Comet Nishimura, which was only discovered in August, has survived its closest approach to the sun and will brighten over the next week. But is it still visible from Earth?
Comets are remnants from the early days of the solar system, billions of years ago. Primarily made of ice and dust, these "dirty snowballs" orbit the sun and in habit the Oort cloud, an area in the outskirts of the solar system beyond Pluto. As comets approach the inner solar system, solar wind from the sun can sweep dust back into a long tail. When these comets are close enough to Earth, they can appear as dazzling objects in the night sky. Space probes from Earth have visited several comets to learn more about their composition. Learn more about comets, icy wanderers in the solar system.
Comet Nishimura has surprised NASA by photobombing its STEREO spacecraft, revealing it seems to have held together after its brush with the sun on Sept. 17.
There's a slight chance Comet Nishimura might brighten unexpectedly. Astronomer Jonti Horner explains what to expect.
The newfound Comet P1 (Nishimura) passes its closest point to Earth on Tuesday (Sept. 12). Here's how to see it this week before it's gone for 400 years.
Astrophotographers worldwide have been snapping incredible photos of Comet Nishimura as it makes its way through the solar system.
While social media has been abuzz with talk of new Comet Nishimura being visible to the naked eye in September, experts aren't so sure.
The exploding comet, known as 12P/Pons–Brooks, is currently approaching its closest point to Earth during its 71-year orbit through the solar system.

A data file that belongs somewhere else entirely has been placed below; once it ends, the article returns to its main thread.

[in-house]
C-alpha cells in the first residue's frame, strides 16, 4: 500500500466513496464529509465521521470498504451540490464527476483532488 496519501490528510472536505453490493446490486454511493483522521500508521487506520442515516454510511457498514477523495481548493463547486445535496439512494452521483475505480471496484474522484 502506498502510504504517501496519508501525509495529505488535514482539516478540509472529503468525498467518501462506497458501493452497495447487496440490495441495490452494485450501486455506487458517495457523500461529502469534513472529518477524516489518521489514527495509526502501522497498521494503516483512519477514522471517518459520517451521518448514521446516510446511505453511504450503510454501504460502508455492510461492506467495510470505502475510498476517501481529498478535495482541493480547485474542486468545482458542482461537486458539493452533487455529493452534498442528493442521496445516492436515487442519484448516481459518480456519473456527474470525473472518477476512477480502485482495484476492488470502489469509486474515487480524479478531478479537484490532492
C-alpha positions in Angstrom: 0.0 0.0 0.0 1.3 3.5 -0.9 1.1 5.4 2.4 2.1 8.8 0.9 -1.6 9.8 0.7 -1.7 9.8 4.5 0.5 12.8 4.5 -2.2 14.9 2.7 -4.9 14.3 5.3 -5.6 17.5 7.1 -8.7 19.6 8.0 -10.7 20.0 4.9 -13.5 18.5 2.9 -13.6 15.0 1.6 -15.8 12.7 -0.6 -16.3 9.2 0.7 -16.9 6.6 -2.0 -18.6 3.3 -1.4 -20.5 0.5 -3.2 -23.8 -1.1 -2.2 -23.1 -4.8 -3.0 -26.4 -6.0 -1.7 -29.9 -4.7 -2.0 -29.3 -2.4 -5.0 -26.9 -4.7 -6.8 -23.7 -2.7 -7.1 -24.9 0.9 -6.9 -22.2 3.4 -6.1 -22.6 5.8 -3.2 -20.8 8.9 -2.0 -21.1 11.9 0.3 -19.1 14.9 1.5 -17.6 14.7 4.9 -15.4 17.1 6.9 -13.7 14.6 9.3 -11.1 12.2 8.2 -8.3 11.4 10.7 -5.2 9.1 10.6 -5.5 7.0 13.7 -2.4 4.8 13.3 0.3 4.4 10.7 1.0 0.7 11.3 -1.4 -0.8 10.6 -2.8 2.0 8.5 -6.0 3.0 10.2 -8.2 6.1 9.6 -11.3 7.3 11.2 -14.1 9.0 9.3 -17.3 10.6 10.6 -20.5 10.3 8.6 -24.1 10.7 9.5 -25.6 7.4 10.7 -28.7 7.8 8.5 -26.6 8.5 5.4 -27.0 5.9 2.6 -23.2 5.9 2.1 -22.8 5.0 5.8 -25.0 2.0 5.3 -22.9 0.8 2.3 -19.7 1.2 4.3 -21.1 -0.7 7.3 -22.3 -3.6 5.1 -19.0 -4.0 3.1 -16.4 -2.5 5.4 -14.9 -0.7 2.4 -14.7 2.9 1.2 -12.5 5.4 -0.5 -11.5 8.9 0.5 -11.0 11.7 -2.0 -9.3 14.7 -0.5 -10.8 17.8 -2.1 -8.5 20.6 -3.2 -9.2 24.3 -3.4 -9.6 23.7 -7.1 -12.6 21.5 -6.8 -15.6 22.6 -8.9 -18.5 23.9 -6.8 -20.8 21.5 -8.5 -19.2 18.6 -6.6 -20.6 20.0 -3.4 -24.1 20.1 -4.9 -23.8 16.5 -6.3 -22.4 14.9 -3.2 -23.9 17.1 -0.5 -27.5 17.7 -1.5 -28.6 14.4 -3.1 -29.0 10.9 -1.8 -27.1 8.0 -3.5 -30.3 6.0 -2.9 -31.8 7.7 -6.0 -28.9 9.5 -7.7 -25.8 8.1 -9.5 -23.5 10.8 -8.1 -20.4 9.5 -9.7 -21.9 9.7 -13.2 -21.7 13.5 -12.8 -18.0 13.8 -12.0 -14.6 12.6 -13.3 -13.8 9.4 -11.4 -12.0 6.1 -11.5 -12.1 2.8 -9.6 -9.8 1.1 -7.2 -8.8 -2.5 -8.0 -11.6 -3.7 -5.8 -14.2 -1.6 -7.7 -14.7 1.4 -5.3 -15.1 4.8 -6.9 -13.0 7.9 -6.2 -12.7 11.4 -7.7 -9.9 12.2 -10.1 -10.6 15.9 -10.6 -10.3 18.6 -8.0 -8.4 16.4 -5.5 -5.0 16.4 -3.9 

Comet C/2022 E3 made a close pass by our planet in January, and a new video captures its incredible journey in 4K resolution.
The velocity of interstellar objects passing through our solar system, like 'Oumuamua, can be correlated to their chemistry and the type of star they came from.
A comet discovered just months ago will make for an easy-to-spot, if somewhat dim, target for summer skywatchers eager to see a snowball streak through the solar system.
Forty years ago this month, there came a show stopping celestial sight — literally a bolt out of the blue — as a new comet was discovered close to Earth.
The James Webb Space Telescope has imaged a rare main asteroid belt comet, discovering water around the object that could help reveal how Earth became a wet planet teeming with life.
Since its arrival in the solar system in 2017, interstellar object 'Oumuamua has puzzled scientists. Two American astronomers now think they have solved one of the space rock's biggest mysteries.
A comet recently discovered zooming through our solar system has the potential to be quite bright when it arrives late in 2024, but comets have let us down before.
For the next few weeks in March, the sky to the west is illuminated by a pyramid of ethereal glow after twilight known as the zodiacal light.
The newly discovered comet C/2023 A3 is making a close approach around the sun for the first time in 80,000 years, and might be as bright as a star in fall 2024.
A Japanese cubesat launched aboard NASA's Artemis 1 moon mission took a video of Comet C/2022 E3 (ZTF) earlier this month, about two weeks after the ice ball's closest approach to Earth.
The comet C/2022 A2 (Pan-STARRS) will pass close by the sun on Sunday (Feb. 19), making its first and likely final approach to our star.
The comet C/2022 A2 (Pan-STARRS) will reach perihelion, or the closest point to the sun in its orbit, on Saturday, Feb. 18. The comet will be visible from Earth at dawn and dusk.
Green comet C/2022 E3 (ZTF) has been predicted to have a period of 50,000 years, but there’s a chance it’s racing out of the solar system.